South East Wales

Cardiff Bay Yacht Club fined £40,000 over boat crash

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Media captionThe club admitted two charges of breaching the Merchant Shipping Act

A yacht club has been fined £40,000 after two motor boats crashed in Cardiff Bay, leaving a schoolgirl brain damaged.

Cardiff Crown Court heard the boats from Cardiff Bay Yacht Club were carrying 13 girls when they collided in the darkness in 2010.

The girls were thrown into the water and some, including an 11-year-old who had a severe head injury, were hurt.

The club admitted two charges of breaching the Merchant Shipping Act.

The court heard the boats - one carrying more passengers than it should have done - were speeding without navigation lights, radios and without any risk assessment being made.

The yacht club was also ordered to pay £14,400 costs.

Its chief instructor, Nicholas Sawyer, 56, who admitted aiding and abetting the club, was ordered to pay £13,400 costs and undertake 180 hours of community work.

The court was told the drivers were instructors on a residential course in 2010.

They were returning the girls to their lodgings after an ice skating trip when the two boats crashed.

Prosecutor Oliver Willmott said: "This was a journey taken in the dark and taken by a vessel with no navigation lights.

'Wrong-headed decision'

"It was not merely a breach of regulations but it was against all common sense and good seamanship.

"The two drivers were not qualified to drive at night but they were asked to undertake a journey by a man they trusted - their training coach.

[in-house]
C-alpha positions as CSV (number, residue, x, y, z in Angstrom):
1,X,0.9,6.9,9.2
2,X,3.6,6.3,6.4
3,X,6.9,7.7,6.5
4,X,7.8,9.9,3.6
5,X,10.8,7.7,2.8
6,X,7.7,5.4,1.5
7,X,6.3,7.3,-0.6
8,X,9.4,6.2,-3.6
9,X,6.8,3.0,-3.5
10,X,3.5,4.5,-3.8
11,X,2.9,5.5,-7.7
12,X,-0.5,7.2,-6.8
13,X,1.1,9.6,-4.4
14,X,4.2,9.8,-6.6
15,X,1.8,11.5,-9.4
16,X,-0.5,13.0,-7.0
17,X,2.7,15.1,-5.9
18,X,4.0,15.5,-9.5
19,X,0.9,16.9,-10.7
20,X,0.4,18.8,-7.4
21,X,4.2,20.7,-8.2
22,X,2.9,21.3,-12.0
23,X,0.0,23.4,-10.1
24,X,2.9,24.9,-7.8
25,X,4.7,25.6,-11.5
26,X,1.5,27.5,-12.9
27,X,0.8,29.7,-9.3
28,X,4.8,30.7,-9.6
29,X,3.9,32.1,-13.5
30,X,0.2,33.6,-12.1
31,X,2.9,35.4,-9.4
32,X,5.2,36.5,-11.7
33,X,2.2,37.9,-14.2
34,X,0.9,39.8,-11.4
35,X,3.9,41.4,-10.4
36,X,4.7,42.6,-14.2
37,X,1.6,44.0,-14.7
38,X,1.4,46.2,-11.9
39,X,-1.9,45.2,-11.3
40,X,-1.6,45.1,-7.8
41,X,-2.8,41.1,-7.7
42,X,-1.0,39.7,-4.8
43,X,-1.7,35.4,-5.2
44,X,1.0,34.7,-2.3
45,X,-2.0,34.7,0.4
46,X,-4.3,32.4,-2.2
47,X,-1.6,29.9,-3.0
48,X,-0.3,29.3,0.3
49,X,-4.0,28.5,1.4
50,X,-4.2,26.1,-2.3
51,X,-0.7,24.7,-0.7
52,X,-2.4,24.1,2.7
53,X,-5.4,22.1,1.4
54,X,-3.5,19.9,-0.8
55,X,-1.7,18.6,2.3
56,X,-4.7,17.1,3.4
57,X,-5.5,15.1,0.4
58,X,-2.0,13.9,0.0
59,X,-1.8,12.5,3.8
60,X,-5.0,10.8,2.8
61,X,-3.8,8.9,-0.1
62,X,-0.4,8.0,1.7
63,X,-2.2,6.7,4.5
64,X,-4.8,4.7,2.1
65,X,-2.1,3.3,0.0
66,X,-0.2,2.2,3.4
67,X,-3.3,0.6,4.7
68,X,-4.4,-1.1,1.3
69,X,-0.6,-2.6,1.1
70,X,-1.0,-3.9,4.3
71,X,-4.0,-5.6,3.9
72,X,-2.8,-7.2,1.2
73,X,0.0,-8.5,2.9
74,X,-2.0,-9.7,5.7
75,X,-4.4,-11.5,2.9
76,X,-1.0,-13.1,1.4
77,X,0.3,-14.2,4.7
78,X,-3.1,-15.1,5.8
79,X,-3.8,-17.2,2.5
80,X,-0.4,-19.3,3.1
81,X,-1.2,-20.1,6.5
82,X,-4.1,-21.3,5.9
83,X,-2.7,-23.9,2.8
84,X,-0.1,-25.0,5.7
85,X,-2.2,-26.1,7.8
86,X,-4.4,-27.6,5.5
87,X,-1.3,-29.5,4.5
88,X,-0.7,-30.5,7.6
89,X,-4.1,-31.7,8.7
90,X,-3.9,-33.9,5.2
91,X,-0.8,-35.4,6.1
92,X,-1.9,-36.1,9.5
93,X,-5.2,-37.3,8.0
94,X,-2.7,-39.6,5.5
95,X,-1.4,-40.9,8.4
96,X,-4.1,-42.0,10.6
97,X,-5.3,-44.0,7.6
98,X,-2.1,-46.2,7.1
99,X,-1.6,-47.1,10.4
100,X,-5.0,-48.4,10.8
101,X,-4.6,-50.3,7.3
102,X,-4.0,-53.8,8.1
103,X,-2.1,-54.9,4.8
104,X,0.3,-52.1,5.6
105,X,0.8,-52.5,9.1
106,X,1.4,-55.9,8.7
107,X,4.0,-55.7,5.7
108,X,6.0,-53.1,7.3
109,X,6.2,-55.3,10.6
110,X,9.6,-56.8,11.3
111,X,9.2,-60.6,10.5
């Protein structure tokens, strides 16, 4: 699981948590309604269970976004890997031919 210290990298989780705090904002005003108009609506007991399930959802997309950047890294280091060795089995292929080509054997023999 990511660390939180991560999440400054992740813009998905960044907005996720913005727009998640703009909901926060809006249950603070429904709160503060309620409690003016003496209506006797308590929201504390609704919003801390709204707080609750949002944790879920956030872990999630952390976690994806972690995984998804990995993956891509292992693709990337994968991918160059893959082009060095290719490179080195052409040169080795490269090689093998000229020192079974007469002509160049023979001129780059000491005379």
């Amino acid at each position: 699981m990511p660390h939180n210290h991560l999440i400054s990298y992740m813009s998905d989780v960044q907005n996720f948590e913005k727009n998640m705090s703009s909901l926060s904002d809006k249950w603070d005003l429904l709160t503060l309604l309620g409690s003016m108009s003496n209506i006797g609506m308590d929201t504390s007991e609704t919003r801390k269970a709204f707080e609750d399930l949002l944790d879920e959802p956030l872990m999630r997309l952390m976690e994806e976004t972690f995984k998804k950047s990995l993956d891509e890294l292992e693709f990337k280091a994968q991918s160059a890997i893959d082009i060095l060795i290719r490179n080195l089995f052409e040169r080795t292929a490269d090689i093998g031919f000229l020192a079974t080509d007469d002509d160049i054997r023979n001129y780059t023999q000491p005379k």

"The standards fell short of the relevant standard and those exposed were vulnerable children."

Sawyer's lawyer Christian du Cann told the court that he was one of the world's leading coaches of children.

He said: "He made a wrong-headed decision and jeopardised his future career. He cannot understand why he did it - there was no excuse.

"It was an isolated one-off lapse of judgement for which he apologises."

'Dim view'

The two girl drivers were cleared of offences under the Merchant Shipping Act at an earlier hearing.

Judge Neil Bidder said: "It was fortunate that no-one died. The risk to the girls was obvious and both defendants fell far short of the proper standards."

After the hearing, the Maritime and Coastguard Agency (MCA) said it "takes a very dim view of the actions of Cardiff Bay Yacht Club and Nicholas Sawyer and their attitude to safety".

Robert Cotter, surveyor in charge at the MCA's Cardiff Marine Office, said: "When you entrust your child into someone else's care you expect them to do everything necessary to keep them safe.

"The safety of all on board and other users of Cardiff Bay should be the number one priority and this wasn't the case."

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